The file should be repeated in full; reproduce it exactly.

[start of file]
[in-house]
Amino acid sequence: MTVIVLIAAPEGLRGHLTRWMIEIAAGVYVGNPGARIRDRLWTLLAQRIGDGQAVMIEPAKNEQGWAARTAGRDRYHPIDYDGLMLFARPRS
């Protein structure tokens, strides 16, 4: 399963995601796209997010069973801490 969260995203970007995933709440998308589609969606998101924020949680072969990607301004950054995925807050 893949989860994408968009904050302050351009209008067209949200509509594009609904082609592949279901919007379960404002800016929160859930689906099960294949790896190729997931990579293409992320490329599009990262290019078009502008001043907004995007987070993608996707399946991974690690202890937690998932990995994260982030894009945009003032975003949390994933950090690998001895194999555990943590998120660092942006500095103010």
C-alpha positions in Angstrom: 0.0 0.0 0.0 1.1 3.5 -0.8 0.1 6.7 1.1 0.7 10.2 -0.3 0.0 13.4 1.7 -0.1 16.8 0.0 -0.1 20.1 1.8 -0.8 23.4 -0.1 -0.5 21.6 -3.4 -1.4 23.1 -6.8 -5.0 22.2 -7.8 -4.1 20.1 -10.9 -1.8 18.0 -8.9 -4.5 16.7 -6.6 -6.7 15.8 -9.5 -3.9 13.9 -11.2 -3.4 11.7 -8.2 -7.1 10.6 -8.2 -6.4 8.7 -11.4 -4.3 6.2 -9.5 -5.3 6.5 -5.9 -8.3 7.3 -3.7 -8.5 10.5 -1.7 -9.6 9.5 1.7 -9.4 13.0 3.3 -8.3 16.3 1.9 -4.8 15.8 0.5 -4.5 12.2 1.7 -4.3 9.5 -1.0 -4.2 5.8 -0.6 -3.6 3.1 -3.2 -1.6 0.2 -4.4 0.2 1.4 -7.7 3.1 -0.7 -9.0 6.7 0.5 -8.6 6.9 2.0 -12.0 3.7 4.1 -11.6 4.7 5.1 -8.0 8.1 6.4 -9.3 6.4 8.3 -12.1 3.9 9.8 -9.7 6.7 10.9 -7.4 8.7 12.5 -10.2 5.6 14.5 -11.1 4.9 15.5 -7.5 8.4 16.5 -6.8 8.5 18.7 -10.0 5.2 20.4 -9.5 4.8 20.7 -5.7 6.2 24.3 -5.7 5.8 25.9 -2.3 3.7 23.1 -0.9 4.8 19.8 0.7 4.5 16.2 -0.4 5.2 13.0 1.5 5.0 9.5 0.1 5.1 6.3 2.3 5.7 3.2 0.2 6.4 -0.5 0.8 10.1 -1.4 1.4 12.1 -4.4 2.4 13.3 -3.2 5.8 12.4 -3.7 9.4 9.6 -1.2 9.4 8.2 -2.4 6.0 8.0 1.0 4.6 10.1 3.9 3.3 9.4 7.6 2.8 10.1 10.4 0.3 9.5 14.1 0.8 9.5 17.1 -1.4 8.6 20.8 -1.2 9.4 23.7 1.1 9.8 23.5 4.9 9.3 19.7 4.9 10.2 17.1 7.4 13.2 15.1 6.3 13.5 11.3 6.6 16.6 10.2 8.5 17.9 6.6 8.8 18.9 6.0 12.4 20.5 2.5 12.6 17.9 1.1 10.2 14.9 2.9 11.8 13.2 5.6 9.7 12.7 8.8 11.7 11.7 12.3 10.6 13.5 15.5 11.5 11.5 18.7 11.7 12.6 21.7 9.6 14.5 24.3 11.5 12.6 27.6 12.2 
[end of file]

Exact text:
[in-house]
Amino acid sequence: MTVIVLIAAPEGLRGHLTRWMIEIAAGVYVGNPGARIRDRLWTLLAQRIGDGQAVMIEPAKNEQGWAARTAGRDRYHPIDYDGLMLFARPRS
């Protein structure tokens, strides 16, 4: 399963995601796209997010069973801490 969260995203970007995933709440998308589609969606998101924020949680072969990607301004950054995925807050 893949989860994408968009904050302050351009209008067209949200509509594009609904082609592949279901919007379960404002800016929160859930689906099960294949790896190729997931990579293409992320490329599009990262290019078009502008001043907004995007987070993608996707399946991974690690202890937690998932990995994260982030894009945009003032975003949390994933950090690998001895194999555990943590998120660092942006500095103010």
C-alpha positions in Angstrom: 0.0 0.0 0.0 1.1 3.5 -0.8 0.1 6.7 1.1 0.7 10.2 -0.3 0.0 13.4 1.7 -0.1 16.8 0.0 -0.1 20.1 1.8 -0.8 23.4 -0.1 -0.5 21.6 -3.4 -1.4 23.1 -6.8 -5.0 22.2 -7.8 -4.1 20.1 -10.9 -1.8 18.0 -8.9 -4.5 16.7 -6.6 -6.7 15.8 -9.5 -3.9 13.9 -11.2 -3.4 11.7 -8.2 -7.1 10.6 -8.2 -6.4 8.7 -11.4 -4.3 6.2 -9.5 -5.3 6.5 -5.9 -8.3 7.3 -3.7 -8.5 10.5 -1.7 -9.6 9.5 1.7 -9.4 13.0 3.3 -8.3 16.3 1.9 -4.8 15.8 0.5 -4.5 12.2 1.7 -4.3 9.5 -1.0 -4.2 5.8 -0.6 -3.6 3.1 -3.2 -1.6 0.2 -4.4 0.2 1.4 -7.7 3.1 -0.7 -9.0 6.7 0.5 -8.6 6.9 2.0 -12.0 3.7 4.1 -11.6 4.7 5.1 -8.0 8.1 6.4 -9.3 6.4 8.3 -12.1 3.9 9.8 -9.7 6.7 10.9 -7.4 8.7 12.5 -10.2 5.6 14.5 -11.1 4.9 15.5 -7.5 8.4 16.5 -6.8 8.5 18.7 -10.0 5.2 20.4 -9.5 4.8 20.7 -5.7 6.2 24.3 -5.7 5.8 25.9 -2.3 3.7 23.1 -0.9 4.8 19.8 0.7 4.5 16.2 -0.4 5.2 13.0 1.5 5.0 9.5 0.1 5.1 6.3 2.3 5.7 3.2 0.2 6.4 -0.5 0.8 10.1 -1.4 1.4 12.1 -4.4 2.4 13.3 -3.2 5.8 12.4 -3.7 9.4 9.6 -1.2 9.4 8.2 -2.4 6.0 8.0 1.0 4.6 10.1 3.9 3.3 9.4 7.6 2.8 10.1 10.4 0.3 9.5 14.1 0.8 9.5 17.1 -1.4 8.6 20.8 -1.2 9.4 23.7 1.1 9.8 23.5 4.9 9.3 19.7 4.9 10.2 17.1 7.4 13.2 15.1 6.3 13.5 11.3 6.6 16.6 10.2 8.5 17.9 6.6 8.8 18.9 6.0 12.4 20.5 2.5 12.6 17.9 1.1 10.2 14.9 2.9 11.8 13.2 5.6 9.7 12.7 8.8 11.7 11.7 12.3 10.6 13.5 15.5 11.5 11.5 18.7 11.7 12.6 21.7 9.6 14.5 24.3 11.5 12.6 27.6 12.2 